Gene Christie, pinch-hitting for Bud Bremer, dropped an infield dribble near the pitcher, and Banging Bob scored on a disputed play.


Fahrenbach, Stetsonville reliefer (reliever), made the play of Christie’s hit at home.  But, the catcher bobbled the ball on the baseline.  Urban hurled him to score the tying run.


Stetsonville disputed, claiming Urban failed to touch home plate but Swede Moberg declared the runner’s heel had touched a corner of the plate in the hurdle.


While the argument raged and the pitcher joined the cluster around home plate while holding the ball, Christie sauntered down to second.  Stetsonville recovered its lookout long enough to prevent Christie from pilfering third, also.


Then Milton Schoenfeldt, A’s third sacker, clipped a hit which brought Christie home with the winning run.


Stetsonville started the scoring in the first when Mildebrand got hit by a pitched ball and took a free trip to first.  Three consecutive passed balls charged against Harold Milbreit brought Mildebrand home with the first tally.


Neillsville took the lead in the sixth when Schoenfeldt, Earl Magnuson and Joe (Fuzz) Urban worked walks and were brought in by Frankie Zank’s long double.


Zank, who had held Stetsonville to two hits in the first six innings, retired from the mound in favor of a sore arm.  Harvey Mott relieved him and set the Stetsonville club take down swinging one, two, three.


Mott ran into trouble, in the eighth and Stetsonville pushed over five tallies.  Fahrenbach, first-up, clouted a mighty homer.  From there on four runs were scored on a series of errors.  In spite of the one unnerving inning, Mott allowed only two hits in the three frames he worked.


Frankie Zank was credited with the win; Fahrenbach with the loss.  The official scorer credited Neillsville with two earned runs; Stetsonville with one.


On June 26 at 2 p.m. Miss Amber Ramona Marg, daughter of Mr. and Mrs. Elmer A. Marg of Granton, became the bride of Harvey O. Pischer, son of Mr. and Mrs. Oswald Pischer, also of Granton.  Zion Lutheran Church, Granton, decorated with roses, peonies, forget-me-nots, orange blossoms, larkspur and sweet Williams, was the scene of the wedding.  There were 125 guests who gathered to watch Miss Marg and Mr. Pischer repeat their marriage vows in the double ring ceremony.  Rev. William A. Lauterbach officiated.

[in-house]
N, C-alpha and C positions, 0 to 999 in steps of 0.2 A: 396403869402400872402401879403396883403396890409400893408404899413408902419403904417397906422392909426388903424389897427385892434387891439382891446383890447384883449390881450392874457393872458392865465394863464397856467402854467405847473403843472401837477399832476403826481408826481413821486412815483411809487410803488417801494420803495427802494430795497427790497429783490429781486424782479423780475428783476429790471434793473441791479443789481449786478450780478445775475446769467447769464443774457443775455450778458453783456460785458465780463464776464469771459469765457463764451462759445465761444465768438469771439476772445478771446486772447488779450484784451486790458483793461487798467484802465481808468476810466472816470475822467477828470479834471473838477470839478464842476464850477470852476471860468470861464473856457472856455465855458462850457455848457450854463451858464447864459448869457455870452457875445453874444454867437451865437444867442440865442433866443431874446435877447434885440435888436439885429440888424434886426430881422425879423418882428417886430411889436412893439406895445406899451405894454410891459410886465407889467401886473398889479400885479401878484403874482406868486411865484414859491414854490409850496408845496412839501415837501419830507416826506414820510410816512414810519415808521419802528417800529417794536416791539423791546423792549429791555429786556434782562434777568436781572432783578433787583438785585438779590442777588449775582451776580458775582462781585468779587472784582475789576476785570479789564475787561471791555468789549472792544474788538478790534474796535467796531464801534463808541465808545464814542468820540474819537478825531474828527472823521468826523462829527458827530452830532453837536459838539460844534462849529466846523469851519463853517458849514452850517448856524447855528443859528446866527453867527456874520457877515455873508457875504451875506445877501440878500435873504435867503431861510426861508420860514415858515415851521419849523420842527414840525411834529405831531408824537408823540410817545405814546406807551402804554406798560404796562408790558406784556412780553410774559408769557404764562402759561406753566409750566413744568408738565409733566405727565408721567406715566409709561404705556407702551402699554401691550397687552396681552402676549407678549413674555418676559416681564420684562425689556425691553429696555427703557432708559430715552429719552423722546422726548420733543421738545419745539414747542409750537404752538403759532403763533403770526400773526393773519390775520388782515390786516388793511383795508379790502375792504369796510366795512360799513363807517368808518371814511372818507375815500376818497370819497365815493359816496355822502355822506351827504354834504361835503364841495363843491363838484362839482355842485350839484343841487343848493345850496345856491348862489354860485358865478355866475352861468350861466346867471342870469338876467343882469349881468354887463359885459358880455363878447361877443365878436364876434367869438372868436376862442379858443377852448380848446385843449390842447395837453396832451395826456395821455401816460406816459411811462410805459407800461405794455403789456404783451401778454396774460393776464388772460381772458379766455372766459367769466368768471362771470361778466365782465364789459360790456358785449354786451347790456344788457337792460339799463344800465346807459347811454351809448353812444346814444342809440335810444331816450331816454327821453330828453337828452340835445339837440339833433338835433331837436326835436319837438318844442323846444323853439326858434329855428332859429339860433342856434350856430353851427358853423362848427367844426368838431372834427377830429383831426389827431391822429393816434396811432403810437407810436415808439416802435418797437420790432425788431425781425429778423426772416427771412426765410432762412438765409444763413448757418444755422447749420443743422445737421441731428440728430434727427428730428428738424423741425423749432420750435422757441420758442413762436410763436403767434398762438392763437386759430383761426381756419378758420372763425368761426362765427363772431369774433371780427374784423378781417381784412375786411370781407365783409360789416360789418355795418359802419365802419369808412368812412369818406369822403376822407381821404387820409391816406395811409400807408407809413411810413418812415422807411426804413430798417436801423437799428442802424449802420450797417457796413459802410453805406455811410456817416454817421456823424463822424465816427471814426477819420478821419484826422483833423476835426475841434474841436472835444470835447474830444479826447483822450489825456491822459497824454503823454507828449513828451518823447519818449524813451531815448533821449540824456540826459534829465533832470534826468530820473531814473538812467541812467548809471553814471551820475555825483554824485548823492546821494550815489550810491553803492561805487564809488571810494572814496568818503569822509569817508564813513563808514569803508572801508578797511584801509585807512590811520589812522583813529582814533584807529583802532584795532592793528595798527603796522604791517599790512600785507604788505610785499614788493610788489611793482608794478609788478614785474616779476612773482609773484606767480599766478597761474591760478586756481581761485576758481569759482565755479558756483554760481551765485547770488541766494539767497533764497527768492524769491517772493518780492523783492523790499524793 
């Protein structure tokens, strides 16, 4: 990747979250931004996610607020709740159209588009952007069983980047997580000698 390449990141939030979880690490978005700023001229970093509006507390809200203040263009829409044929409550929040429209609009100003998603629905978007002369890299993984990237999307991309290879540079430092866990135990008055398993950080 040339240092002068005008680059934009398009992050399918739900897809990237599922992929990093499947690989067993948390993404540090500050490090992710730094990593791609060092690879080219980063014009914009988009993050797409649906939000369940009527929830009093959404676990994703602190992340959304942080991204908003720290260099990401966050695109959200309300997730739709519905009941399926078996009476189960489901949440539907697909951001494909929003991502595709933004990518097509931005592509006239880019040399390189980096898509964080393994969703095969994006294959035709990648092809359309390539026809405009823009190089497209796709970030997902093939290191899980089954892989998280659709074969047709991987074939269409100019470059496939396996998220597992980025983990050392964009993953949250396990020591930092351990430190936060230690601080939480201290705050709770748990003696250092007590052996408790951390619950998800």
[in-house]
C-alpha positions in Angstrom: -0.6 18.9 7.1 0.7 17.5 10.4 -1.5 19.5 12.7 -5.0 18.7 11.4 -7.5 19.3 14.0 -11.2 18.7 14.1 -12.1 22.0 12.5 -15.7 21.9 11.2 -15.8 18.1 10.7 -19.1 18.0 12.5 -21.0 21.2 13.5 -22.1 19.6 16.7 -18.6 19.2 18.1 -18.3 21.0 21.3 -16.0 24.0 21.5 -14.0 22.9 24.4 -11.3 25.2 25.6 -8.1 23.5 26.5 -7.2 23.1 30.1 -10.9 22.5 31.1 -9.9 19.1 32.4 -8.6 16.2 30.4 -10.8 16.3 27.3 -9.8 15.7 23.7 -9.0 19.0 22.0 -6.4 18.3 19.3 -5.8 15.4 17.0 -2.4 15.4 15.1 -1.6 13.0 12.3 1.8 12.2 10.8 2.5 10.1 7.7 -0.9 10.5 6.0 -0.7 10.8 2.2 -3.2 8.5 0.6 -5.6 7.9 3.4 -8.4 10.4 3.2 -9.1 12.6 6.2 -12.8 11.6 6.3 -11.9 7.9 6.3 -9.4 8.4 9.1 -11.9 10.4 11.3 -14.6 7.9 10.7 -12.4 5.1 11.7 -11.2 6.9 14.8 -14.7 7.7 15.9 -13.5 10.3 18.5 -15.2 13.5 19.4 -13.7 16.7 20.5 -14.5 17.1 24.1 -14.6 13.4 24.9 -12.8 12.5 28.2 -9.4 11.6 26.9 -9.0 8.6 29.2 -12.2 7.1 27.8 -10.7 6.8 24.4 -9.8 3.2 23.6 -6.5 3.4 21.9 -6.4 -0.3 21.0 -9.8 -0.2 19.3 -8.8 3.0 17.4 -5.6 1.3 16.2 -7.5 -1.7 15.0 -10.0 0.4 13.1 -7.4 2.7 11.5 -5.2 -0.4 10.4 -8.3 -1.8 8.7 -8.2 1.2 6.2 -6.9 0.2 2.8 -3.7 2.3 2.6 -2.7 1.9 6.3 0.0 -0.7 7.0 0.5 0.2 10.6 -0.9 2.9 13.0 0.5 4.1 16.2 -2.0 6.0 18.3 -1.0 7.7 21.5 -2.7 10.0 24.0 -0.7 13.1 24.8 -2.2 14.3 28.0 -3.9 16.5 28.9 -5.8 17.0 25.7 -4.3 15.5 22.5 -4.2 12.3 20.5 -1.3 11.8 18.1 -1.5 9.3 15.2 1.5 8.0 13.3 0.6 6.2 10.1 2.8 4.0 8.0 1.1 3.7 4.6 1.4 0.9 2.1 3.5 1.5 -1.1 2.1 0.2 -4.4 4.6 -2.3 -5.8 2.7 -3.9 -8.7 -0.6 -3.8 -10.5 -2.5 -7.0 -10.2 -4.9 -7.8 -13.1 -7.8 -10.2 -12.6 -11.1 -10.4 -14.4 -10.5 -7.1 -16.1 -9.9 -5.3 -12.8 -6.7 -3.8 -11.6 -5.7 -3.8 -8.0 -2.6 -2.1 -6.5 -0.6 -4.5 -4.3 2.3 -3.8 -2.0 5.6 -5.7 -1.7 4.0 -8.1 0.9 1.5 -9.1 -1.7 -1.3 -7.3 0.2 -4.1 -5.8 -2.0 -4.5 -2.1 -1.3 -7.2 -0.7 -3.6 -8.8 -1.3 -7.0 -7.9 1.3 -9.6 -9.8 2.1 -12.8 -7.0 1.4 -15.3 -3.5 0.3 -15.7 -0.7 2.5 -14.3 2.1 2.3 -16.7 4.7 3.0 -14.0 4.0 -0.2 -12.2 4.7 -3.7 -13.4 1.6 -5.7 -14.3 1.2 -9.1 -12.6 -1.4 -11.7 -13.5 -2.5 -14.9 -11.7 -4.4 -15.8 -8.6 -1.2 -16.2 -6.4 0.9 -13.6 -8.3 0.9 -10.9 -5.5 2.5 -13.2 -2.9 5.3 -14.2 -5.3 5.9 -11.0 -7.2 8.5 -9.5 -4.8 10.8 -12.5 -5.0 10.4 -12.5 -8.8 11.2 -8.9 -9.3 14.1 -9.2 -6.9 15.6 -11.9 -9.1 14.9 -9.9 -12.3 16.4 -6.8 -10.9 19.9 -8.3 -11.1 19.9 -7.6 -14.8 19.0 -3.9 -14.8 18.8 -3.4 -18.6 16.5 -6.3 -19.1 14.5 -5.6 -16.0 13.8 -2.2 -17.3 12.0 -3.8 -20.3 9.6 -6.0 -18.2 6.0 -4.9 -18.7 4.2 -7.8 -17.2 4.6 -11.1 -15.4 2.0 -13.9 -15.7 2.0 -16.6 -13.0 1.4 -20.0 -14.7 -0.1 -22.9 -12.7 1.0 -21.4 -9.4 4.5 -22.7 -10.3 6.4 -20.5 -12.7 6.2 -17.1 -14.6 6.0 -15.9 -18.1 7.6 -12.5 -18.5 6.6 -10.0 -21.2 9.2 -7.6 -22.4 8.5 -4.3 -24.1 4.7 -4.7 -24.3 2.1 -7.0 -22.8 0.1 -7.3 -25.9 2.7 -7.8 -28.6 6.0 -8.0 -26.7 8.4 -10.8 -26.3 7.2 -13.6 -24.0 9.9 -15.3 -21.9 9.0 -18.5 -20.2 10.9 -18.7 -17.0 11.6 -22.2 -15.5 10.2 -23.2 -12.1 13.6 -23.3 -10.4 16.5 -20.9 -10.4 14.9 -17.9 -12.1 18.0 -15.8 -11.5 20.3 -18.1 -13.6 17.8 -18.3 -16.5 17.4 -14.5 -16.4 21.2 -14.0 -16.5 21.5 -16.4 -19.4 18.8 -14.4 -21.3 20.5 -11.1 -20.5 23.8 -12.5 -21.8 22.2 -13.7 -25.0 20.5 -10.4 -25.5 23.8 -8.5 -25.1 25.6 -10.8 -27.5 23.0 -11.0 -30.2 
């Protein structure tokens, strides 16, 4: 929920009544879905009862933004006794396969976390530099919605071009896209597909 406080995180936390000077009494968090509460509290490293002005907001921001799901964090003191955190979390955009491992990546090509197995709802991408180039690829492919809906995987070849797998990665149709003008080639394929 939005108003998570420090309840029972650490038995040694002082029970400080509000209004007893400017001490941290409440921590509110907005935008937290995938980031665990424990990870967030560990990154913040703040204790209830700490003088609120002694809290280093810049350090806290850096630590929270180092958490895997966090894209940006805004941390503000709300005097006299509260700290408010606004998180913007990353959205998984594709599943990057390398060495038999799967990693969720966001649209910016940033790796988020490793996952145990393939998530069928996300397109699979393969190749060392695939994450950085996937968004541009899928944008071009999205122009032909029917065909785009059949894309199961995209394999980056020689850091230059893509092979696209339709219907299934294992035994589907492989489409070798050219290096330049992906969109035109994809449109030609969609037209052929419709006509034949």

The bride, who was given in marriage by her father, entered the church gowned in white satin with beaded front yoke and floor length train.  Her long veil was caught to an orange blossom crown.  Her sister, Mrs. Alene Lautenbach, was matron of honor.  Dorothy Pischer of Douglas, Ariz., Lavon Garbisch of Granton and Leona Tucker of Superior, were bridesmaids.


LeRoy Pischer of Douglas, Ariz., served as his brother’s best man.  Ralph Lautenbach, Duane Marg and Joseph Tucker were groomsmen.  Donald Marg and Eugene Cattanach acted as ushers.  Flower girls were Evelyn Garbisch and Anabelle Keuer.  Miss Virginia Nickel was the soloist, offering the selection “Because.”


After a reception at the bride’s parents home the young couple left for a wedding trip to Milwaukee and other points.  They will be at home in Granton, where the groom is employed at his parents’ farm, after July 1.


The Gottlieb Kuester home in Greenwood was the scene of an unusual reunion Sunday, July 4. After a separation of 34 years the six Kuester brothers found it possible to be together again.  They were: Fred of Loyal, Christ from Keil, Gottlieb from Greenwood, William from Milwaukee, Henry of Sheboygan and Ferdinand of Neillsville. 


A Neillsville 4th of July Parade on Hewett Street, circa 1885: D. Roberts’ Fruit and Confectionery Store was on the corner of 5th and Hewett Sts.  Roberts’ business was purchased by Jesse Lowe in 1888.  Later, the building was razed and the site became the lot for the First National Bank.  (Photo courtesy of Clark County Jail Museum)